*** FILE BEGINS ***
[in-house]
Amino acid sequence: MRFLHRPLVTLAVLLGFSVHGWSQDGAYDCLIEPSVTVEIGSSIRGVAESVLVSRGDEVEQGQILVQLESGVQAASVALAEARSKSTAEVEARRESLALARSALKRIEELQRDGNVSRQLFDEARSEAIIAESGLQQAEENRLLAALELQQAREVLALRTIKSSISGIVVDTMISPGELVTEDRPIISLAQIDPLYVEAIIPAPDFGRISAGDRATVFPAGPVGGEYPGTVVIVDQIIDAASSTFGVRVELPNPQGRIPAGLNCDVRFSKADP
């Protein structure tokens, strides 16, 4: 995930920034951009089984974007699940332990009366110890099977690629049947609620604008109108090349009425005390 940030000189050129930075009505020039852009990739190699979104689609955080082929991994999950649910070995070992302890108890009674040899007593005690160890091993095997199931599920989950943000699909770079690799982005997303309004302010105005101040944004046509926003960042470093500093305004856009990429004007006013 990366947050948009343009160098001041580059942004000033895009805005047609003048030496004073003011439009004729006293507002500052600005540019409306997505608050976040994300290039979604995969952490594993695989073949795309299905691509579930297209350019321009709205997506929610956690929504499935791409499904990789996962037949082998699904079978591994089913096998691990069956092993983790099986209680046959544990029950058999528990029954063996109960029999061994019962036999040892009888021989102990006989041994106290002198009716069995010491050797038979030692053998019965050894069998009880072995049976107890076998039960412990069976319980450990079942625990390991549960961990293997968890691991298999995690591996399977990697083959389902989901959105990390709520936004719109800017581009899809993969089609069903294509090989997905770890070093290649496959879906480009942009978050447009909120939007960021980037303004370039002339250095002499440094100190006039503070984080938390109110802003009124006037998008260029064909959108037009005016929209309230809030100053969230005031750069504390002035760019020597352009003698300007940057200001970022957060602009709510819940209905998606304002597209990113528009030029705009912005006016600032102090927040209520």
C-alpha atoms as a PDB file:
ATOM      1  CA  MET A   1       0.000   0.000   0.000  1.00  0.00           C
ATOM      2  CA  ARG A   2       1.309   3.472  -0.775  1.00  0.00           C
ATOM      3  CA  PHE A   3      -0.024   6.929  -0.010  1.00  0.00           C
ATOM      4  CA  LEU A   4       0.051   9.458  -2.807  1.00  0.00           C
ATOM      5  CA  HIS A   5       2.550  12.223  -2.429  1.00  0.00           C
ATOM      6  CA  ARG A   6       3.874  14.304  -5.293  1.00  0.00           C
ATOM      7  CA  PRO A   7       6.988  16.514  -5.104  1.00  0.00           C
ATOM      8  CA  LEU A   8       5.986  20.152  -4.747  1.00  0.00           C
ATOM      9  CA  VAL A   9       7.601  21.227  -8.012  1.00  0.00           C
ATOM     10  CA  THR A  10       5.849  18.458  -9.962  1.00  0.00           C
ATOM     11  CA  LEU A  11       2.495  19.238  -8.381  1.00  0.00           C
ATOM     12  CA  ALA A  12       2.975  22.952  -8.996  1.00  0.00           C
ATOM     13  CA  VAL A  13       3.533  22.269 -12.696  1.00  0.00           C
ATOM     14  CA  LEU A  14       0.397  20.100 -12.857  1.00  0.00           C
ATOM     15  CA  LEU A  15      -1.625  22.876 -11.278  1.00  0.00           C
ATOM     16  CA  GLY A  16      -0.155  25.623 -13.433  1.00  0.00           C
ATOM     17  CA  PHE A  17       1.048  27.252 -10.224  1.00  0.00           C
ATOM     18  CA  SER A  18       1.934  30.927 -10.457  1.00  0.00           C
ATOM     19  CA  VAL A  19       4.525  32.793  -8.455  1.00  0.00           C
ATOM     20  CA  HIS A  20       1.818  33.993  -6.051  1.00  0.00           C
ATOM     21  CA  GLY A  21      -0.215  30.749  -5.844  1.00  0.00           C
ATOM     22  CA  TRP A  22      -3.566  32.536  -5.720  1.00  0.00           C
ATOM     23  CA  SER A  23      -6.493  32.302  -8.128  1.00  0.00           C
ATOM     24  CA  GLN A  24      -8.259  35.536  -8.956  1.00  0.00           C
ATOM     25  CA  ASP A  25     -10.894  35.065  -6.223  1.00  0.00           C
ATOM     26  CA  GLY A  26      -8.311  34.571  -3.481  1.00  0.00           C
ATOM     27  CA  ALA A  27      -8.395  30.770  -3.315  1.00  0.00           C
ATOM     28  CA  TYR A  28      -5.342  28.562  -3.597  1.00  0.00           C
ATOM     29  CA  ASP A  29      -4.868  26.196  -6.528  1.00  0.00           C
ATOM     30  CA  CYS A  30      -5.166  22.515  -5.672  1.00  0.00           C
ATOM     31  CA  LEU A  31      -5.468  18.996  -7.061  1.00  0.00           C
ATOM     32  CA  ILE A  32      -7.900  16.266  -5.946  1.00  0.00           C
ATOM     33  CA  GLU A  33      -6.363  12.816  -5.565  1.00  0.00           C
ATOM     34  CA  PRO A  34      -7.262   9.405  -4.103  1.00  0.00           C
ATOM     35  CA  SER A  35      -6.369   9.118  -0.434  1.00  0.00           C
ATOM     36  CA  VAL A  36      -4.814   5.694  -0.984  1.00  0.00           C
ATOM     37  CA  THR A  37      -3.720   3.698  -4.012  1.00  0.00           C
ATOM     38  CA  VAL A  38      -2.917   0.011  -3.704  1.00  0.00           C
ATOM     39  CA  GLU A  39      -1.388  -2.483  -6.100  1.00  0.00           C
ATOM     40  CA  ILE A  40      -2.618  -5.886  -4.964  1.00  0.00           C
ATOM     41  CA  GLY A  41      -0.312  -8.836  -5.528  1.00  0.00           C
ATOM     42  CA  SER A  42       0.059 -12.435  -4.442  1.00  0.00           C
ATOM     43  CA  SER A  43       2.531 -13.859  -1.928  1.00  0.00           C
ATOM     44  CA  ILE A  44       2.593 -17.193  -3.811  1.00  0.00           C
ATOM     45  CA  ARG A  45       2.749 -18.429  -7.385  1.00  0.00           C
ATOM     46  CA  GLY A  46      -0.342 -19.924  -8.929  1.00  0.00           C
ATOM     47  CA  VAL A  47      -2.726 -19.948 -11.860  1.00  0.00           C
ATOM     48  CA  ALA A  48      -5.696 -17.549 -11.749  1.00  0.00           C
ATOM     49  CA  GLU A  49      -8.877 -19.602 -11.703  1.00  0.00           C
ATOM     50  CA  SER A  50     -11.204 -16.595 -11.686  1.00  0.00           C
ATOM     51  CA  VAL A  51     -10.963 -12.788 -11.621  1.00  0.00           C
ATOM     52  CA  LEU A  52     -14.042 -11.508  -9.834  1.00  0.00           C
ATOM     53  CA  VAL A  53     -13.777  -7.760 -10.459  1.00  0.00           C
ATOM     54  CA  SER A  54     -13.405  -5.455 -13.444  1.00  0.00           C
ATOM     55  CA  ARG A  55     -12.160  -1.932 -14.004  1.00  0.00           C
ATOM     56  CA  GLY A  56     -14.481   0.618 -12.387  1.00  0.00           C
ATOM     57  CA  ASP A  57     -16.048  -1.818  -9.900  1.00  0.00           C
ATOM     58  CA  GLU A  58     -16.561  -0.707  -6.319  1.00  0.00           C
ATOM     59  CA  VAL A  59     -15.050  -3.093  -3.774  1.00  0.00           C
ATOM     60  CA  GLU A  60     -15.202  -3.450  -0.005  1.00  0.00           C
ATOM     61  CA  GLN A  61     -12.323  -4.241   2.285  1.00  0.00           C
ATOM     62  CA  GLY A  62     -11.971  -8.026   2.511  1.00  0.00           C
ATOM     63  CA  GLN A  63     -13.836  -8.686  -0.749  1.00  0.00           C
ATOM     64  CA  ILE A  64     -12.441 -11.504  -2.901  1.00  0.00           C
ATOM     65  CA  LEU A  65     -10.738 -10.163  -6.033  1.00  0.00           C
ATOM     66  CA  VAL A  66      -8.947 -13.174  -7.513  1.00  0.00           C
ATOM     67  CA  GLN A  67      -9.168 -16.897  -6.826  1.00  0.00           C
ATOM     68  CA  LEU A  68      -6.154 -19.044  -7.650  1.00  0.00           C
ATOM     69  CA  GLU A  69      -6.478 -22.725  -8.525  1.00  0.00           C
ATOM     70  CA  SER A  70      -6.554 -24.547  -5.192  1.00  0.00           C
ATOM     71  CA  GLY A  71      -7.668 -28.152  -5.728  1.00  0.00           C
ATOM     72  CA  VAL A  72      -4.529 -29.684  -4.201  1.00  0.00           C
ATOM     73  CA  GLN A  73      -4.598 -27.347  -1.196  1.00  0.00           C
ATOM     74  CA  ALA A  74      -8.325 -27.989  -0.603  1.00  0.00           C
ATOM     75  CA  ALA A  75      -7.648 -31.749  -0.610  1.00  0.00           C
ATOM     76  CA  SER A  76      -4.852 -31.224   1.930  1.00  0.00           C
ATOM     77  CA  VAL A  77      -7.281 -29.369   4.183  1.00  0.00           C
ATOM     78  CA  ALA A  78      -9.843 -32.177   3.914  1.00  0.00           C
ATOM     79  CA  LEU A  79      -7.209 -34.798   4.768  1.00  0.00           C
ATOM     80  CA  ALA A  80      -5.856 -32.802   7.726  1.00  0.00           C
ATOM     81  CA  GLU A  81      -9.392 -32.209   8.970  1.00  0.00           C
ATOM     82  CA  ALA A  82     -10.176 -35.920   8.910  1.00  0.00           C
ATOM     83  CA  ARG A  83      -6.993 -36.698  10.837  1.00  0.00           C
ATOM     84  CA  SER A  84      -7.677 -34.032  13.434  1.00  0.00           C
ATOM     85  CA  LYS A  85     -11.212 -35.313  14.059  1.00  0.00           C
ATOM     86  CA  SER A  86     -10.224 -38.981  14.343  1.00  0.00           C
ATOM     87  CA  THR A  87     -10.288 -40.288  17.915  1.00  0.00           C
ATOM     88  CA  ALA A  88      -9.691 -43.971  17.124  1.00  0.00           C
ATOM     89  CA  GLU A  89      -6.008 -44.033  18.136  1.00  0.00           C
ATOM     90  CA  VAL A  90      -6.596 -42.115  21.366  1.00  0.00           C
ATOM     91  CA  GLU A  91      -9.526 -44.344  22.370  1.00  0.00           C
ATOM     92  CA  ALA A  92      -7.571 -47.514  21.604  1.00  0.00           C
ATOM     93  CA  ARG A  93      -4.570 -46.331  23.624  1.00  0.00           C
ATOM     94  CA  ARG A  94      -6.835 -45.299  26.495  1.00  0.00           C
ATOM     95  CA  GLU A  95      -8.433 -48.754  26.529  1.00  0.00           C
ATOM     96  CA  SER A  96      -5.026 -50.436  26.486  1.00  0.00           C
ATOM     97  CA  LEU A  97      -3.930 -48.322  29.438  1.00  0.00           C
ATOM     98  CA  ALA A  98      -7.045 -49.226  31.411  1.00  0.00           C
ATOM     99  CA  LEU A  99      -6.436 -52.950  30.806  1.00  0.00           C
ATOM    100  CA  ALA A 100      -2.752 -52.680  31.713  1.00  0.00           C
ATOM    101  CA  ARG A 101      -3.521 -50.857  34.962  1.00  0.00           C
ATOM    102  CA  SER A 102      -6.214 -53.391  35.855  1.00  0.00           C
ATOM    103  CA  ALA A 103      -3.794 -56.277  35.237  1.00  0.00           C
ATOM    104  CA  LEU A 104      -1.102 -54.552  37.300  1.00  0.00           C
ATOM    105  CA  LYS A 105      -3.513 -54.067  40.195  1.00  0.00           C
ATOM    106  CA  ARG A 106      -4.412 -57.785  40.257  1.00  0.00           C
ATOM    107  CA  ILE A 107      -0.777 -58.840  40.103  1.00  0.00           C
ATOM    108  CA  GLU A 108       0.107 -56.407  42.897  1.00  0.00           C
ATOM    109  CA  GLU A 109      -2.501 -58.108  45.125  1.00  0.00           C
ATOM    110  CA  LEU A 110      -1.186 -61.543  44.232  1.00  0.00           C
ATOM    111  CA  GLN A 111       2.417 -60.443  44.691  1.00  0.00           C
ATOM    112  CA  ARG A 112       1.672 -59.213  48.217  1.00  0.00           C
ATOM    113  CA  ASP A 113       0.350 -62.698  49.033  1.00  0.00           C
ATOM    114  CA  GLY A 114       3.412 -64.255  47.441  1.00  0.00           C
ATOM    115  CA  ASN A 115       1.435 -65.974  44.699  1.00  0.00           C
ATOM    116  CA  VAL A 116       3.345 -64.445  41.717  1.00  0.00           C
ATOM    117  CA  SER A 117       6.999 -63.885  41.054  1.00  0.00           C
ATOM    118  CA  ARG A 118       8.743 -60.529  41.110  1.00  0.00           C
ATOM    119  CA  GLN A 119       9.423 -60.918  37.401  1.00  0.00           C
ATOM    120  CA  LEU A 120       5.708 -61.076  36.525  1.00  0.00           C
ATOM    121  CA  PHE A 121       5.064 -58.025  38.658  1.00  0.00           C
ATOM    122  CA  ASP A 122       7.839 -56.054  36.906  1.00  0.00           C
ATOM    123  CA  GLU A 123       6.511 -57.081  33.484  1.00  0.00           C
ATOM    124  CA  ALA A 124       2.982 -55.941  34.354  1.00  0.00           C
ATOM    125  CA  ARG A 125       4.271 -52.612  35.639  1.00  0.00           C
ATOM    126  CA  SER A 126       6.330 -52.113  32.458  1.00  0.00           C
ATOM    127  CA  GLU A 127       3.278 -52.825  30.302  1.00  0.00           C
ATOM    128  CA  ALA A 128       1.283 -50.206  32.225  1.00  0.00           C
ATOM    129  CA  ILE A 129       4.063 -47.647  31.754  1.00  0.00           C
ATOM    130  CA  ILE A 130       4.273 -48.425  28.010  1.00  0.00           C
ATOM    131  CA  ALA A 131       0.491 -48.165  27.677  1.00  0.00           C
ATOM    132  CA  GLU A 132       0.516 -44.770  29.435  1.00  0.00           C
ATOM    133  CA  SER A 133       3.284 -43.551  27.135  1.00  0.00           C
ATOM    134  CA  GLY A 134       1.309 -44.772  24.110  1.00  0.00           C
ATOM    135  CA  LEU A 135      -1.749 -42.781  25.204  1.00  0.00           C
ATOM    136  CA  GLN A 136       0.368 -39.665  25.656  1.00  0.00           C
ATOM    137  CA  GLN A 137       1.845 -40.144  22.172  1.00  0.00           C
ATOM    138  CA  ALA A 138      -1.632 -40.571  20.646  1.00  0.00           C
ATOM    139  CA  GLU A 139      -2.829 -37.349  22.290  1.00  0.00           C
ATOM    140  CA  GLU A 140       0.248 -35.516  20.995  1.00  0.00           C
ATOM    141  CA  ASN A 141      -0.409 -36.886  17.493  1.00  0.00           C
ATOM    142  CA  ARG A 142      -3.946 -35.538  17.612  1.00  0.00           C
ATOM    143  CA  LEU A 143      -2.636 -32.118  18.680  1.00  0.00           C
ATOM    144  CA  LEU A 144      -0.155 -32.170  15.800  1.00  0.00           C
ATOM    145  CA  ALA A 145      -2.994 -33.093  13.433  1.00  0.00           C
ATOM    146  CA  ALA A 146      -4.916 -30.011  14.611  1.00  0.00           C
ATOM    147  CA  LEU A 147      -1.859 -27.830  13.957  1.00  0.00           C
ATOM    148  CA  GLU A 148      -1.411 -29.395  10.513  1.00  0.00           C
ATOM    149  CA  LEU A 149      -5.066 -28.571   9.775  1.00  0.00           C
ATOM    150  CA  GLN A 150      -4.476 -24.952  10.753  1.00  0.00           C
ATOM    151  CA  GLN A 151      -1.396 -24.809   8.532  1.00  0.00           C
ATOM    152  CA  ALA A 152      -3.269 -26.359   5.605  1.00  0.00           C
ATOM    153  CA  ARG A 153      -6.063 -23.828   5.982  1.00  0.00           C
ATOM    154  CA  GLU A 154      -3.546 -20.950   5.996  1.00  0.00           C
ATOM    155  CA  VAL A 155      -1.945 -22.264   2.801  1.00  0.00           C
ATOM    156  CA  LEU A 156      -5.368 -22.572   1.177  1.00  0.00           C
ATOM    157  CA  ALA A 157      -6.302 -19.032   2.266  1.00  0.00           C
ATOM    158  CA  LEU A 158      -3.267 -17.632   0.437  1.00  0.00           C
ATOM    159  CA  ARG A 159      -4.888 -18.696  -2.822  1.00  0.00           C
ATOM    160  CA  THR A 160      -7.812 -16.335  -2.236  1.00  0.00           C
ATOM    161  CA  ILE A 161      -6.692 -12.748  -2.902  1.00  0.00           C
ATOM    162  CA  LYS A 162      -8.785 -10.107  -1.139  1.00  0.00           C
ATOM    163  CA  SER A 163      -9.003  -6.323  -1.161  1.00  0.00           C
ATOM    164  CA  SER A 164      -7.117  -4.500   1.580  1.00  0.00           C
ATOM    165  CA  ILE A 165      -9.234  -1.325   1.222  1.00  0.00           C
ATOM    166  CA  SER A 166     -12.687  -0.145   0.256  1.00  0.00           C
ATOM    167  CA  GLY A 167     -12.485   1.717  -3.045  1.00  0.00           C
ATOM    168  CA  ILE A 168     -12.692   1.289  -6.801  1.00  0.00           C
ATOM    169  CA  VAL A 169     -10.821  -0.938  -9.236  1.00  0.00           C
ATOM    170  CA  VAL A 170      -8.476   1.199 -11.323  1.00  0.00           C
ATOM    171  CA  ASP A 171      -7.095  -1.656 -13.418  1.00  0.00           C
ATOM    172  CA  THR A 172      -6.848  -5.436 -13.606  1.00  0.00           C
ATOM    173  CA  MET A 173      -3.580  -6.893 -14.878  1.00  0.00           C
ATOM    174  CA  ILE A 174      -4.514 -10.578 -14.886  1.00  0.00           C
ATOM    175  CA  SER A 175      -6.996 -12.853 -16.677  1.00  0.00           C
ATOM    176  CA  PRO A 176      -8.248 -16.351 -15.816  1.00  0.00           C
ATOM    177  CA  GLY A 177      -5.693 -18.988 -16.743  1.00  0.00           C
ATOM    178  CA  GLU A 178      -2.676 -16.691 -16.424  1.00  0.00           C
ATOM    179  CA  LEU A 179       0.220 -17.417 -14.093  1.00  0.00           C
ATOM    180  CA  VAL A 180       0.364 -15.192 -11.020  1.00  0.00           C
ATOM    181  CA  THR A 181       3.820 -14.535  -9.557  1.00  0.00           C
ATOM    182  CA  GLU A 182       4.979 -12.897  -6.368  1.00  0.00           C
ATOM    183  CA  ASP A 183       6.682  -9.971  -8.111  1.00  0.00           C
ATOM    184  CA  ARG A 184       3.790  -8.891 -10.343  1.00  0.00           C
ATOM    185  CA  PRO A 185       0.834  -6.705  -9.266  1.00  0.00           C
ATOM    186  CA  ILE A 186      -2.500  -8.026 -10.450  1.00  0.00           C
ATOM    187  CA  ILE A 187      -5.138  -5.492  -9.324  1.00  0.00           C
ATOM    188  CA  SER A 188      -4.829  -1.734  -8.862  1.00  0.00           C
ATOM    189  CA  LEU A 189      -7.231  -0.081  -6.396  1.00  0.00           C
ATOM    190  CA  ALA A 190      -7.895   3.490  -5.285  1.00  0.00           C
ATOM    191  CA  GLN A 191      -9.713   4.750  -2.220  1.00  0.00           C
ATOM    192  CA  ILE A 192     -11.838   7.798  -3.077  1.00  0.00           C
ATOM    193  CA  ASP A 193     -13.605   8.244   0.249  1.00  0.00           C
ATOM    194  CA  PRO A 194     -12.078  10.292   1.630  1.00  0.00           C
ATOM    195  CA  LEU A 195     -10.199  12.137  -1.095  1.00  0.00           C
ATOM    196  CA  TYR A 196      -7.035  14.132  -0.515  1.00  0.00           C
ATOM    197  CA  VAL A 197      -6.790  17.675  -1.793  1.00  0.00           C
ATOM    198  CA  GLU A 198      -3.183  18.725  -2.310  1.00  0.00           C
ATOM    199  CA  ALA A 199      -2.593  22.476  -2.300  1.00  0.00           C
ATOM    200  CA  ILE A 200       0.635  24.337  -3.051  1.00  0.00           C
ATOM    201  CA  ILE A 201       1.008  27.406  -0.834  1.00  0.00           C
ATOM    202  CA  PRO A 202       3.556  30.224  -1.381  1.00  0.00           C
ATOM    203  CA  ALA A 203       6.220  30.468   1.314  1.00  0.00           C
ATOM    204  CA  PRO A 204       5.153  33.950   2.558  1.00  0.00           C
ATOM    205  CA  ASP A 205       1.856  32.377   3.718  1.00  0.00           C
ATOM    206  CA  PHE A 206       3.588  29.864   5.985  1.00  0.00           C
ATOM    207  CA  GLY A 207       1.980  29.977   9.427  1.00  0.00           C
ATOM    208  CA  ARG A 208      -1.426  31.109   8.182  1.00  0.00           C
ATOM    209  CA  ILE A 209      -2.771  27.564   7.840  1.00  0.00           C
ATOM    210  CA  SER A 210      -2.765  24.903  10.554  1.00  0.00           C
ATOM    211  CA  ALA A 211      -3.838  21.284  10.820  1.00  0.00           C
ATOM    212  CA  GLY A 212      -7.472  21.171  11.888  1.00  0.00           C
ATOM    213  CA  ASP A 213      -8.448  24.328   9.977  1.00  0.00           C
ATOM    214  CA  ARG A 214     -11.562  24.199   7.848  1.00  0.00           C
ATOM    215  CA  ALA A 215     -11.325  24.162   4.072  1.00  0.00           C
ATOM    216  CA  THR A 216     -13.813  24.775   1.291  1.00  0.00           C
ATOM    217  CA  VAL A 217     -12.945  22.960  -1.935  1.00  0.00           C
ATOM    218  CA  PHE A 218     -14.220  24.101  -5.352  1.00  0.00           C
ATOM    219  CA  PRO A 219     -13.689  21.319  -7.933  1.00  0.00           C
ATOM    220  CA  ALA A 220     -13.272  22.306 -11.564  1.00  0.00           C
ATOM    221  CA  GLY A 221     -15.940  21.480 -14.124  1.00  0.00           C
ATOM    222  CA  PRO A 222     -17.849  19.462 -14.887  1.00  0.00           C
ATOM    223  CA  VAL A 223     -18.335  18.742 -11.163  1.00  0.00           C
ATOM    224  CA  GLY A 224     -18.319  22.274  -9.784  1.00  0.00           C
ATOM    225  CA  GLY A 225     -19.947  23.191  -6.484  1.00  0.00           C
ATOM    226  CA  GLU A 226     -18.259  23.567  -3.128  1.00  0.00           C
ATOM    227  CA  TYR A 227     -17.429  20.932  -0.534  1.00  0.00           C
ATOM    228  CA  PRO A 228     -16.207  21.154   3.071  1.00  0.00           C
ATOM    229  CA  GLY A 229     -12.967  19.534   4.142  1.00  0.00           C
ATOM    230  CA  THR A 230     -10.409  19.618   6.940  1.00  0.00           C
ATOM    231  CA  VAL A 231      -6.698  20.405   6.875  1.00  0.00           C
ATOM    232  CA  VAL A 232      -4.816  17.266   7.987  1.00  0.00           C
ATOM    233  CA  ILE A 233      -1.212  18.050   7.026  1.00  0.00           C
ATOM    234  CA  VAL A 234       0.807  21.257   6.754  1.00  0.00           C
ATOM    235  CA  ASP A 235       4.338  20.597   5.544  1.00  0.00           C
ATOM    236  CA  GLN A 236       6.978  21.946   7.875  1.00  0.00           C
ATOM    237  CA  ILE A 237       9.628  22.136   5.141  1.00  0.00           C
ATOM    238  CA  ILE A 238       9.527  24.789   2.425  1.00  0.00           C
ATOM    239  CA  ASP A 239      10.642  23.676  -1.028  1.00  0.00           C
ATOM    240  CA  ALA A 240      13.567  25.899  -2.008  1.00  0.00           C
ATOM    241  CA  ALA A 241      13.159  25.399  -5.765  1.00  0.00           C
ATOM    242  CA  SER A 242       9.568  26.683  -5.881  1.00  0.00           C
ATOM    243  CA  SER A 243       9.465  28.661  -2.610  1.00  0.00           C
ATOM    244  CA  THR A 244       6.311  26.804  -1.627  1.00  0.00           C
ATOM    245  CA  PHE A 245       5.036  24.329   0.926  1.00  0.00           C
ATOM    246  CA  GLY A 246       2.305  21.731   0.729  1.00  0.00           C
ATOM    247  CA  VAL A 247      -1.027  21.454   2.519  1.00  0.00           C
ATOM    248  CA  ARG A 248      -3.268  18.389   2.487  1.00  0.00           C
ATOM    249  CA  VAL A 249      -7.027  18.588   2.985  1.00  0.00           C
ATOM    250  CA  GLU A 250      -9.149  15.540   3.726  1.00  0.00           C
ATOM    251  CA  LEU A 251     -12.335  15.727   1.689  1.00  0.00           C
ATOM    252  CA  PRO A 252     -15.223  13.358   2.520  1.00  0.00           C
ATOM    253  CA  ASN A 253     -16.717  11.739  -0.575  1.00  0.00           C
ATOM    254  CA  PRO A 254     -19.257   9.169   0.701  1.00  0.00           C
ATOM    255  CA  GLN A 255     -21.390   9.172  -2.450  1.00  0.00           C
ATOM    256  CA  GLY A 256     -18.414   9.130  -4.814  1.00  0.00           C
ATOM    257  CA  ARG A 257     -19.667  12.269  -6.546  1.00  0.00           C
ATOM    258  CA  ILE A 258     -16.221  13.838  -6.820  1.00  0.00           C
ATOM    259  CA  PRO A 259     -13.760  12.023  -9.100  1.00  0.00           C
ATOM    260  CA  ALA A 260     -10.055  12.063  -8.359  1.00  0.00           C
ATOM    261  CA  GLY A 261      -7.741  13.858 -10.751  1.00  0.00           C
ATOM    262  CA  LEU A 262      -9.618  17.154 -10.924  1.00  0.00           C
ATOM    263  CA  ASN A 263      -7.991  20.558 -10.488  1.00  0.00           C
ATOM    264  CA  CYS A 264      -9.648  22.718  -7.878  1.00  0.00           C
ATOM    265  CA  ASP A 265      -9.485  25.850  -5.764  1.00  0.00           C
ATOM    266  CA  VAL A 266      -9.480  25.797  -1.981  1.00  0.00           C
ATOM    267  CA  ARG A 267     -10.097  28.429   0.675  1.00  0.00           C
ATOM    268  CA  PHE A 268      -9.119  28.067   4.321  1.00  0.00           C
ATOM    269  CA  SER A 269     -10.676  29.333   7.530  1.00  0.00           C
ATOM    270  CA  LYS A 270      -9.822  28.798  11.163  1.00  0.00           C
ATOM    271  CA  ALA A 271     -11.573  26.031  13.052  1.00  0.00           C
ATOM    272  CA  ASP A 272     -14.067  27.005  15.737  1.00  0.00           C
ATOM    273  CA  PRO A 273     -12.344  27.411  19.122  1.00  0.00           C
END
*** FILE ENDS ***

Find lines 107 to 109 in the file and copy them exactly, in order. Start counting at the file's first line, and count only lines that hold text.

ATOM    103  CA  ALA A 103      -3.794 -56.277  35.237  1.00  0.00           C
ATOM    104  CA  LEU A 104      -1.102 -54.552  37.300  1.00  0.00           C
ATOM    105  CA  LYS A 105      -3.513 -54.067  40.195  1.00  0.00           C